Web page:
This will actually cover two topics which are closely related so it is liable to get a bit long.
In road racing, front tire grip is everything. As a general rule it is ok if your rear tire is stepping out all over the place but that front tire needs to be firmly planted. The exception to this is if you have enough skill to regularly push the front on corner entry but if you can do that, it is unlikely you are reading this anyway. We will not be going into front tire slides so for the sake of this discussion let us say that any time when your front tire is not 100% planted is bad.
So, a tire has a certain amount of grip available but it can be affected by a myriad of factors:
- Tire pressure
- Operating temperature (heat)
- Tire wear
- Track conditions (rain, oil, debris, sand, etc)
- Rider Input
This is static in that you set it before you go out onto the track and then forget about it. Each rider will have an optimal tire pressure to be running which we will not go into here. We will assume that tire pressure is set properly Operating Temperature
Cold tires have less grip. Overheated tires have less grip. For the sake of our discussion we will assume that the tires are operating within their optimal heat range. Tire Wear
Obviously this changes as we ride. It is the riders responsibility to interpret the amount of grip left in the tire and ride as close to the limit as possible. This does not affect this discussion since we will be dealing with grip as a percentage. Track Conditions
There are all sorts of things that can adversely affect front tire grip ranging from rain to oil to sand. For the sake of our discussion we will say that we are riding on a clean, clear track. Rider Input
Out of all of the conditions that can affect front tire grip, this is the only thing that we can actively manage while riding and so it will be the focus of this discussion.
We will be discussing grip as a percentage meaning that there is always 100% grip from a tire but external conditions can affect how much of that grip is actually available to us. It should go without saying that if you exceed that 100% grip you will crash. For instance we are riding in the rain which reduces the available grip by 80% so we need to operate within the remaining 20% grip. Make sense?
You have probably heard the expression 'riding at the limit'? What they really mean is that you are riding at the limit of available traction as that is always the limiting factor in our lap times. More grip=faster lap times. Got it? Repeat that until you believe it. It is always the goal of a racer to be using as close to that 100% available grip as possible
. This is one of the major factors which separates the pro racers from you and me. They are able to rider closer to the limits of traction, more consistently, for longer. To use myself as an example: I am considered to be a top level expert level racer. I have won championships. I probably spend less than 5% of my track time using 100% traction, and probably only another 15% above 90%. I spend the bulk of my riding time around 80% available grip if I had to take a guess so I am leaving 20% on the table. Some of this is conscious choice as I am giving myself a margin for error, part of it is lack of skill. Pro riders likely spend almost all of their time riding using between 95%-100% of their available grip.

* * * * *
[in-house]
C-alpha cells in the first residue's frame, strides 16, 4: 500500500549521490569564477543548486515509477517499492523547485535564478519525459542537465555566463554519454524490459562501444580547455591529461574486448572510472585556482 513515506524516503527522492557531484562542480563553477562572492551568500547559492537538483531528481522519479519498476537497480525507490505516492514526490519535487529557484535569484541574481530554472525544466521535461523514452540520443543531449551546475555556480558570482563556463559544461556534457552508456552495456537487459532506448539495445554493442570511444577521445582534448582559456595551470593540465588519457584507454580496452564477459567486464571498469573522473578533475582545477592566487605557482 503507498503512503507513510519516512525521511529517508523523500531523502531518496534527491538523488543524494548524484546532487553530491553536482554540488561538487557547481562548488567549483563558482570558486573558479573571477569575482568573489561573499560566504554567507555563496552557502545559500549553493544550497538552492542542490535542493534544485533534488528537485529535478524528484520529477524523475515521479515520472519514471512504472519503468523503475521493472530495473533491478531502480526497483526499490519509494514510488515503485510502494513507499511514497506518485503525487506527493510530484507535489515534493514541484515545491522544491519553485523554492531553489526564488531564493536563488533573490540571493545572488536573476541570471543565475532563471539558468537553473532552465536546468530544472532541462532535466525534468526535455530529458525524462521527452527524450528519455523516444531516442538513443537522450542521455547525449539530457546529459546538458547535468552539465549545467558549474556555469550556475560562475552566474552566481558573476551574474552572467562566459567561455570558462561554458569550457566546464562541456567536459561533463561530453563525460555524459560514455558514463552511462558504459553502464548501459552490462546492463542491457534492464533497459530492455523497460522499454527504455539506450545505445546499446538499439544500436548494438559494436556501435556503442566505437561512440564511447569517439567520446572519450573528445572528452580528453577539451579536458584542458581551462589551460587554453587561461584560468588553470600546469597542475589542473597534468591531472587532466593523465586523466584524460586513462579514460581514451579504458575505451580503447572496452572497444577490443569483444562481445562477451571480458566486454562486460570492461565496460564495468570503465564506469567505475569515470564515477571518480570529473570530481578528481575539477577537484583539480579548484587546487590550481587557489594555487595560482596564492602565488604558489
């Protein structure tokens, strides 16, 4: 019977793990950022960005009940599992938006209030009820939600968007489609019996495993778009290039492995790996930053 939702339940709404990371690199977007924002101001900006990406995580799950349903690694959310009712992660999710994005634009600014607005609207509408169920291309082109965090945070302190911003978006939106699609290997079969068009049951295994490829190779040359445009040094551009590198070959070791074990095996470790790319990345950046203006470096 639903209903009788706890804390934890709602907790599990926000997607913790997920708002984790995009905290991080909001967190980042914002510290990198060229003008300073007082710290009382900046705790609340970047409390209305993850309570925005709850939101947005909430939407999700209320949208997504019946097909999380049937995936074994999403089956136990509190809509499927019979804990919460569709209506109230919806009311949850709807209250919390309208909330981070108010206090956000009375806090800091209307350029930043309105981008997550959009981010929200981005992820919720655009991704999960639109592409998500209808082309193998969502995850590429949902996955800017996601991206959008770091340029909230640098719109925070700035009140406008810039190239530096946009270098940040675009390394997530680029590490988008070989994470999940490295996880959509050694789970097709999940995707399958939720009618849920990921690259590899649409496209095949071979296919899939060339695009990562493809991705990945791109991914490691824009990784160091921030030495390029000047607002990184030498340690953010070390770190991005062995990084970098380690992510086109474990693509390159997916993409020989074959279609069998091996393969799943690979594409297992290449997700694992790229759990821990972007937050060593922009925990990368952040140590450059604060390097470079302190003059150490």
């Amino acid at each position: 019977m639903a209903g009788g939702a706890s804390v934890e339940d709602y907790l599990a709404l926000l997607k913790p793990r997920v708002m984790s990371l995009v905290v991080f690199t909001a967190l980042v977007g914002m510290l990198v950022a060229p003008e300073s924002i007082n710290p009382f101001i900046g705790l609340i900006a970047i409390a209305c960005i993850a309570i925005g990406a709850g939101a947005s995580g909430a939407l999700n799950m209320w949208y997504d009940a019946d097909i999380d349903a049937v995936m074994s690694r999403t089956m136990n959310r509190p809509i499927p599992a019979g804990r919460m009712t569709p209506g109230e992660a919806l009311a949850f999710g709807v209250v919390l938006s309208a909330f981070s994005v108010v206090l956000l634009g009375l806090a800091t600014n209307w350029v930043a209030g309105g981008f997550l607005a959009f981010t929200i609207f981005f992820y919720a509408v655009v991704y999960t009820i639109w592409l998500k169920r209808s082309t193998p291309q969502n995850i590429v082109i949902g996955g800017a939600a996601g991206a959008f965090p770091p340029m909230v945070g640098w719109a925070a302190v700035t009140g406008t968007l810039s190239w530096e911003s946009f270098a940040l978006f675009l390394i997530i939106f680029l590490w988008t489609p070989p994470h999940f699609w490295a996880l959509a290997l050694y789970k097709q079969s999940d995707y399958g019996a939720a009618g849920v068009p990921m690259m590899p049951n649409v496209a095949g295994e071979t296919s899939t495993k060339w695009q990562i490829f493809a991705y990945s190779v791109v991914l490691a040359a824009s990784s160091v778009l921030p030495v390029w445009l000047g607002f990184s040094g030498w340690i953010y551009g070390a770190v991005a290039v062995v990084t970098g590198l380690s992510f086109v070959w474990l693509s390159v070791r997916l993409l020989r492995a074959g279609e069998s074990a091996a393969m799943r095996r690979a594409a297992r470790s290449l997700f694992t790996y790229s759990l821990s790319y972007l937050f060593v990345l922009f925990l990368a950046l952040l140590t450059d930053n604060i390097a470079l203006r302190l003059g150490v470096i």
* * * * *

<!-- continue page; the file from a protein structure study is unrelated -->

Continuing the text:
What consumes tire grip?
There are several forces which use up our grip. We call them 'loads'. Linear Load
Forces which are in line with the tire. Since we are discussing the front tire, this would be braking loads. When you brake, you use up some of the grip that the tire provides. Side Load
These are forces which want to push the tire sideways such as when we are cornering. Centrifugal force tries to push the tire off on a tangent which uses up some of the grip that the tire has available. Torsional Load
This is a twisting force on the front tire, also known as bar input. Unlike linear and side loads, torsional loads are largely unnecessary, meaning that they do not aid us in navigating a corner.
So, lets walk through a trail braking exercise using these definitions.
Bob the pro racer is awesome and is capable of using up exactly 100% of the available tire grip. Bob also knows that unnecessary bar input while cornering is bad so he has none for the sake of this discussion.
As he approaches the corner, Bob is still upright (no side loads) and is not turning (torsional loads) and so can use 100% of the available grip for braking.
Now, since he is pro he is aiming to use 100% of the tire grip. As he leans the bike over to enter the turn, it places a side load on the tire. Well, we are already using 100% of the grip available for braking so what does this mean? It means that if Bob were to try to corner while still braking at 100% he would crash and so he releases some of his brake pressure to free up available grip for the side loads introduced by the start of cornering. Make sense?